a) Capital Subsidy – Capital subsidy equivalent to upfront interest subsidy Rs. 1850 per sq. m.  to registered institutions and Rs 1400  per sq. m. of collector area to registered commercial establishments.For housing complexes Rs. 1900/ sq. m. of collector area

b) Interest Loan Subsidy -85% of the cost of the project will be provided loans for 5 years from IREDA/Banks at  2% for domestic users,3% for institutional and 5% for commercial users (no accelerated depreciation allowed.Banks too get an incentive of 1% of the loan.31 Banks are supporting the interest subsidies.Note like for Solar Panels,NE states,hilly states and Islands get additional subsidies,in this case 0% loans.

Note MNRE gives subsidies and grants to municipal corporations,solar heater installers and banks to promote the use.

Solar Water Heater Types and Prices

There are two types of solar water heaters that are sold in India –

a) Flat Plate Collectors (FPC) based Solar Water Heaters The solar radiation is absorbed by Flat Plate Collectors which consist of an  insulated outer metallic box covered on the top with glass sheet. Inside there are blackened metallic absorber (selectively coated) sheets with built in channels or riser tubes to carry water. The absorber absorbs the solar radiation and transfers the heat to the flowing water. There are 60 BIS approved manufacturers of Solar Flat Plate Collectors.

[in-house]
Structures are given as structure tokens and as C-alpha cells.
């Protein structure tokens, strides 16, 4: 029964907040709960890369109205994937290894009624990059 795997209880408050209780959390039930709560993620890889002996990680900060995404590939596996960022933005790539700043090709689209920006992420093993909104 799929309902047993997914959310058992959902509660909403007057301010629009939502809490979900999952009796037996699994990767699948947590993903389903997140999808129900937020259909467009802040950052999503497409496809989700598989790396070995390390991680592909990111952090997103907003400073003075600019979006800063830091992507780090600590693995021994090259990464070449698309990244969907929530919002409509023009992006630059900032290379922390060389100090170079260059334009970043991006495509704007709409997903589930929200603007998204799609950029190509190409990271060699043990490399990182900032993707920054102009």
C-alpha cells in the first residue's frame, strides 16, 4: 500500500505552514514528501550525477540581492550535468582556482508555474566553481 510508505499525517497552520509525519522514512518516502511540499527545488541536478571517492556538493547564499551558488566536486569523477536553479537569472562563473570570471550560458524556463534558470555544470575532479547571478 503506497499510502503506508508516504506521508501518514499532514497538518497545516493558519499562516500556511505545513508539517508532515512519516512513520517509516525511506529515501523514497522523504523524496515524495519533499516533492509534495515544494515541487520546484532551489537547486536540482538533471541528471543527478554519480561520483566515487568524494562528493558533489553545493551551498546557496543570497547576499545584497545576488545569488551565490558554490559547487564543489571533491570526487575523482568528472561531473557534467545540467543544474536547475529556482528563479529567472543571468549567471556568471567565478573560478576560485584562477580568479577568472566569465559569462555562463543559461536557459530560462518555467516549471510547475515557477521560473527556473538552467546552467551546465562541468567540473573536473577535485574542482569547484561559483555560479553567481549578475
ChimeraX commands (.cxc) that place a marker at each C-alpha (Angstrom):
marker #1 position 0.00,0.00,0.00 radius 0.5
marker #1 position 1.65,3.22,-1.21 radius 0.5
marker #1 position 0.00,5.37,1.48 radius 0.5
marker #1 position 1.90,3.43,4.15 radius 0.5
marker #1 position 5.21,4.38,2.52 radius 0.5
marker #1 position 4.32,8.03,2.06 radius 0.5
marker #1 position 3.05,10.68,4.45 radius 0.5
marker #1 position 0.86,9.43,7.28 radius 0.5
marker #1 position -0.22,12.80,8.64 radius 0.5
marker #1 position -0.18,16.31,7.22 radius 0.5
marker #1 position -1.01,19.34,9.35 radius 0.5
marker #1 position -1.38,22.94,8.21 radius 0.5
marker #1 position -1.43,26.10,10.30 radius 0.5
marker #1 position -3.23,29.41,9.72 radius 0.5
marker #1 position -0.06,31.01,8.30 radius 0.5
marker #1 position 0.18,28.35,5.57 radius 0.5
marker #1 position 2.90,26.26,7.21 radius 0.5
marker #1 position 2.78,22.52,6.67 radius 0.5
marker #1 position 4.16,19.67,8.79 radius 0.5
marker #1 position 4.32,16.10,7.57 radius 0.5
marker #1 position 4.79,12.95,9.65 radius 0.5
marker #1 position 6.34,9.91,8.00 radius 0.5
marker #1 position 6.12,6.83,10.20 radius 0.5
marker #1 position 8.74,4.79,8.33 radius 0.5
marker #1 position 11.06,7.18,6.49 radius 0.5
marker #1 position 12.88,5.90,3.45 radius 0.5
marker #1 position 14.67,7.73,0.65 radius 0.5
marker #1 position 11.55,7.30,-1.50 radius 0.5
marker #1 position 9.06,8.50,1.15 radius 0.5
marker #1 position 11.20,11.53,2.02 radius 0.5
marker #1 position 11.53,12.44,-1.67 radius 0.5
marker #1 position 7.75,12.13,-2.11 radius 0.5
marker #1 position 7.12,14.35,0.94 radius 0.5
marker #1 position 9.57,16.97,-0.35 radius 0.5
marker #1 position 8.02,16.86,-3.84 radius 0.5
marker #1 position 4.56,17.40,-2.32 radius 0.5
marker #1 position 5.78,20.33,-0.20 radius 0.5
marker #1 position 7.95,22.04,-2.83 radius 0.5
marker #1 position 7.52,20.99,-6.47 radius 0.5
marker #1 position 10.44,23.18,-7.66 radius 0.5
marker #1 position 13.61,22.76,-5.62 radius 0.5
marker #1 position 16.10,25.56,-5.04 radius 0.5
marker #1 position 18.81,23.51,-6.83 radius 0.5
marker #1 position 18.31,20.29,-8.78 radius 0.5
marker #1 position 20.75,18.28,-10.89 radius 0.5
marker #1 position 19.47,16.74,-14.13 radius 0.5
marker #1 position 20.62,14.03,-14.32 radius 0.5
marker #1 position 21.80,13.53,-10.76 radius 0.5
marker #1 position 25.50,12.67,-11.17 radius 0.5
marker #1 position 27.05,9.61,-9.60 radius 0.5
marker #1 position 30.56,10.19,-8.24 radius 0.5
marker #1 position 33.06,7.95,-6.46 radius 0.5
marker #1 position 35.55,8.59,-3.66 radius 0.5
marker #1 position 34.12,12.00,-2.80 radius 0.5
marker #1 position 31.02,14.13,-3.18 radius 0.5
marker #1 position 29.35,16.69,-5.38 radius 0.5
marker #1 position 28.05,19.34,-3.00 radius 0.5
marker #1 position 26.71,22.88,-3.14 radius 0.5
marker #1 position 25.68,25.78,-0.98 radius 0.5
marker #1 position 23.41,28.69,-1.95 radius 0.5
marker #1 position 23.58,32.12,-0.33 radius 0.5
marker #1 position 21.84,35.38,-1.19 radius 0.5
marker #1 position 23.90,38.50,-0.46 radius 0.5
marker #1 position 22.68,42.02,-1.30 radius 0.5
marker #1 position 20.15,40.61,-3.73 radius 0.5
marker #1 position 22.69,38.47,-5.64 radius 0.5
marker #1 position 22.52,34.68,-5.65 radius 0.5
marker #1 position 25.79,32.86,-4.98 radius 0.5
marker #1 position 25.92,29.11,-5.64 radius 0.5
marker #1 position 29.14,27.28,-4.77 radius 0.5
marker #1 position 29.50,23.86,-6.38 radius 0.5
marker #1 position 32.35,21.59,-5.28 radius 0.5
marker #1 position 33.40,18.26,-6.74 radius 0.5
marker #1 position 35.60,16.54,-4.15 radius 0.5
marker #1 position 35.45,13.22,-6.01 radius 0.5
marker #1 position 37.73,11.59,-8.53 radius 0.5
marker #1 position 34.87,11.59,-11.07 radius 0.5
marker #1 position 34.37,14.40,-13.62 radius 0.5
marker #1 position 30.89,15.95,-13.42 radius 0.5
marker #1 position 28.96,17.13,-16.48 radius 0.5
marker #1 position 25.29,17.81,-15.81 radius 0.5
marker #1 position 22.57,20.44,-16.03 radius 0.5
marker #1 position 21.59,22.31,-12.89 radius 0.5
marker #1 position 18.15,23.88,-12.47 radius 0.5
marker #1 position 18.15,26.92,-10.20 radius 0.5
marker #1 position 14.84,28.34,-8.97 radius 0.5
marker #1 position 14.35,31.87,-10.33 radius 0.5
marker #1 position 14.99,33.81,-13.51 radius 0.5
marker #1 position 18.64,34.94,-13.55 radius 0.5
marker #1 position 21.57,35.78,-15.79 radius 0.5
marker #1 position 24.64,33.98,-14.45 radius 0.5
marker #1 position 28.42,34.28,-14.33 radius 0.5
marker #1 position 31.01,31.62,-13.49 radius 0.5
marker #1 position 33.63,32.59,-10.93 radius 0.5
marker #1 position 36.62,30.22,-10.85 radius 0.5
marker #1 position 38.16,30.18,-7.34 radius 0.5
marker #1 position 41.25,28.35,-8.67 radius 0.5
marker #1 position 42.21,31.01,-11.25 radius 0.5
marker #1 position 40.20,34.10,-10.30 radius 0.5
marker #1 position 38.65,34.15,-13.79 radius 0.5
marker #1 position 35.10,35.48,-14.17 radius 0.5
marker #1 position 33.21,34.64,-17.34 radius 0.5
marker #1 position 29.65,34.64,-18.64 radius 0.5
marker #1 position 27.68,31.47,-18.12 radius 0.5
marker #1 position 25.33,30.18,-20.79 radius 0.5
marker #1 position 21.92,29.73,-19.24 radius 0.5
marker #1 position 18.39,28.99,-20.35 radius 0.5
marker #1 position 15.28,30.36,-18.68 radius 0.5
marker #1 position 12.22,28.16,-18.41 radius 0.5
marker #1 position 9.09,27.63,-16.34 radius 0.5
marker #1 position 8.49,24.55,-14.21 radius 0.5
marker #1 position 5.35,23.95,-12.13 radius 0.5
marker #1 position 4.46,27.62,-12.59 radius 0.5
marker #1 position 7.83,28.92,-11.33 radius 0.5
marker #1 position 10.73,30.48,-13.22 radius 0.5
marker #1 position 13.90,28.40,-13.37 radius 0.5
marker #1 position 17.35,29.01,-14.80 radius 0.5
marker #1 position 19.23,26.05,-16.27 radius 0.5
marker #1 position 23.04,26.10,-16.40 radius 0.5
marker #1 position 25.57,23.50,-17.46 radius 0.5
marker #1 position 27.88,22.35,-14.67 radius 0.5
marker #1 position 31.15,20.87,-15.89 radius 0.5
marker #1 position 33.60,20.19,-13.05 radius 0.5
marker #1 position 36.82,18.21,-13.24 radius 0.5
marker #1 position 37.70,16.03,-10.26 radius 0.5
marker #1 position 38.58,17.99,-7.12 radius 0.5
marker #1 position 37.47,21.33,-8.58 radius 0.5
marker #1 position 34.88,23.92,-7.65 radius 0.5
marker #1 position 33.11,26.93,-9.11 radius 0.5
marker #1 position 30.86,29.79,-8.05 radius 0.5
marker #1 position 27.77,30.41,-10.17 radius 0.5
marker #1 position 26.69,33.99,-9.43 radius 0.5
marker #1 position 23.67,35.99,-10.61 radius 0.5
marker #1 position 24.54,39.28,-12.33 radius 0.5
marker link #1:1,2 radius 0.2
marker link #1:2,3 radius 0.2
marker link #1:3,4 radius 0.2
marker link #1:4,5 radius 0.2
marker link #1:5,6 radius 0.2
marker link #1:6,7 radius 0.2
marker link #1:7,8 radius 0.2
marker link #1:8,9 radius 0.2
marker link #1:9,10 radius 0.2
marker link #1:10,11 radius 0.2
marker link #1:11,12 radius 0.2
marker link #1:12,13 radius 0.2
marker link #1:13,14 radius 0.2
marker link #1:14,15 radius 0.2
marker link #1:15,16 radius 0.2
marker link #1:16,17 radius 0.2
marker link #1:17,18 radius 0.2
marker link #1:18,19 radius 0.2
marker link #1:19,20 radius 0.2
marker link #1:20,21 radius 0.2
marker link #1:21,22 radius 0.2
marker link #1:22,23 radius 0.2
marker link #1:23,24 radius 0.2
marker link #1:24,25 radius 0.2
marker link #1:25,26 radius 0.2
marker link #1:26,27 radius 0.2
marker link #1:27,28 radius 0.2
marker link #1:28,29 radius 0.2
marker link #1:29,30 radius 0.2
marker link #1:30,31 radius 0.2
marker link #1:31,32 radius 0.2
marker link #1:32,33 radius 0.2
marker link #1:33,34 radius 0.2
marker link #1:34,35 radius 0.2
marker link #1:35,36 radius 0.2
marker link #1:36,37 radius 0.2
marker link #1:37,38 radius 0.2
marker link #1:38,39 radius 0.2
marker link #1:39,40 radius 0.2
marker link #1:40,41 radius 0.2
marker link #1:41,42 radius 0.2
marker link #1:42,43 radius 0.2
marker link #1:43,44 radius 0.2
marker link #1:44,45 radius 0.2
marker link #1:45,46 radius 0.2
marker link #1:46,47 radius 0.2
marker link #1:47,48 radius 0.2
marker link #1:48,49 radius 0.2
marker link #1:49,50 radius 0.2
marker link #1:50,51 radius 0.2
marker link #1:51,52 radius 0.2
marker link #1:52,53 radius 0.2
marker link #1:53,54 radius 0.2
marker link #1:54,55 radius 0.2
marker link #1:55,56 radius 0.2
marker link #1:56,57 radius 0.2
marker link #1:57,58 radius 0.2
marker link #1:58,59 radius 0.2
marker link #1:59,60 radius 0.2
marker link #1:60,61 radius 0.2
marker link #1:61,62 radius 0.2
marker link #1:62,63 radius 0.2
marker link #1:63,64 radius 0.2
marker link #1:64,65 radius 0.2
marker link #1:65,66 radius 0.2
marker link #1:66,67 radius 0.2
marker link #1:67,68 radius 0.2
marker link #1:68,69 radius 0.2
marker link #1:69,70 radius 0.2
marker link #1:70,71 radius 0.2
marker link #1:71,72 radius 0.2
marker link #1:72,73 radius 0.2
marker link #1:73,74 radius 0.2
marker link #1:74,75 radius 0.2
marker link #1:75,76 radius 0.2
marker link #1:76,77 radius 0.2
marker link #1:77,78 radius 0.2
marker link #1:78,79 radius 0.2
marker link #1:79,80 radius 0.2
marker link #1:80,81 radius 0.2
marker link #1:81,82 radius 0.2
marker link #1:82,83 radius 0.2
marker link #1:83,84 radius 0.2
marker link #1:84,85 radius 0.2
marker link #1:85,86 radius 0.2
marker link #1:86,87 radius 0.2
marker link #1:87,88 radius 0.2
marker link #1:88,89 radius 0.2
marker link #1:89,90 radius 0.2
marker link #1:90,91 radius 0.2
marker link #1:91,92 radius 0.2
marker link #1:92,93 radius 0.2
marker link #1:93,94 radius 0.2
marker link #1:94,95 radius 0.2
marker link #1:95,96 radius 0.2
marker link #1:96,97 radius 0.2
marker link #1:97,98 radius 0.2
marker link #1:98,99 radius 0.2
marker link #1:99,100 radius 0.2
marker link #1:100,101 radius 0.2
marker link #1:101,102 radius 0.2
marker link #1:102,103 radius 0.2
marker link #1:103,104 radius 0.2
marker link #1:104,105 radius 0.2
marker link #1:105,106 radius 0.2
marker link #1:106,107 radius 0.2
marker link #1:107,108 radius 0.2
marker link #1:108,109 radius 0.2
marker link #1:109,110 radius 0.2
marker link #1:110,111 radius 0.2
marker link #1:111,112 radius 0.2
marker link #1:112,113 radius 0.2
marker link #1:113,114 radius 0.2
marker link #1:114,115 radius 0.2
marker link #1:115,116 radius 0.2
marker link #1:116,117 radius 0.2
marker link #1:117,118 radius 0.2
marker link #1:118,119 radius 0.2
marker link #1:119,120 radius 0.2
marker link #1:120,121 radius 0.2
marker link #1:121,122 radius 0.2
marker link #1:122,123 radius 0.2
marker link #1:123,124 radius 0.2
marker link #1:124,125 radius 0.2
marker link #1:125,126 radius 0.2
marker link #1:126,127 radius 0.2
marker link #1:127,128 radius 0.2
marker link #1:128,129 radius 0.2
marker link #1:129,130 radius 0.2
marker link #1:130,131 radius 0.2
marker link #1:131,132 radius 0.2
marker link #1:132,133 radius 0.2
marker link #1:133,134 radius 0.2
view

b) Evacuated Tube Collectors (ETC) based Solar Water Heaters Evacuated Tube Collector is made of double layer borosilicate glass tubes evacuated for providing insulation. The outer wall of the inner tube is coated with
selective absorbing material. This helps absorption of solar radiation and transfers the heat to the water which flows through the inner tube. There are 44 MNRE approved ETC based solar water heating suppliers.

The advent of ETC solar water heaters has been supported by the  import of cheap glass tubes from China. There are 113 approved Indian producers. The largest player market share is under 15%. There is no popular solar water heater companies or brands though Tata BP Solar is known somewhat.  The solar water system cost for a residence varies from Rs. 25000 to Rs. 75000, depending on technology and capacity.The standard is Rs.15000- 20,000 for a 100 litres capacity system and Rs.110-150 per installed liter for higher capacity systems

Solar Water Heating in India Valued at $200 Million originally appeared in Green Chip Stocks. Green Chip Review is a free 2x-per-week newsletter, is the first advisory to focus exclusively on investments in alternative and renewable energies.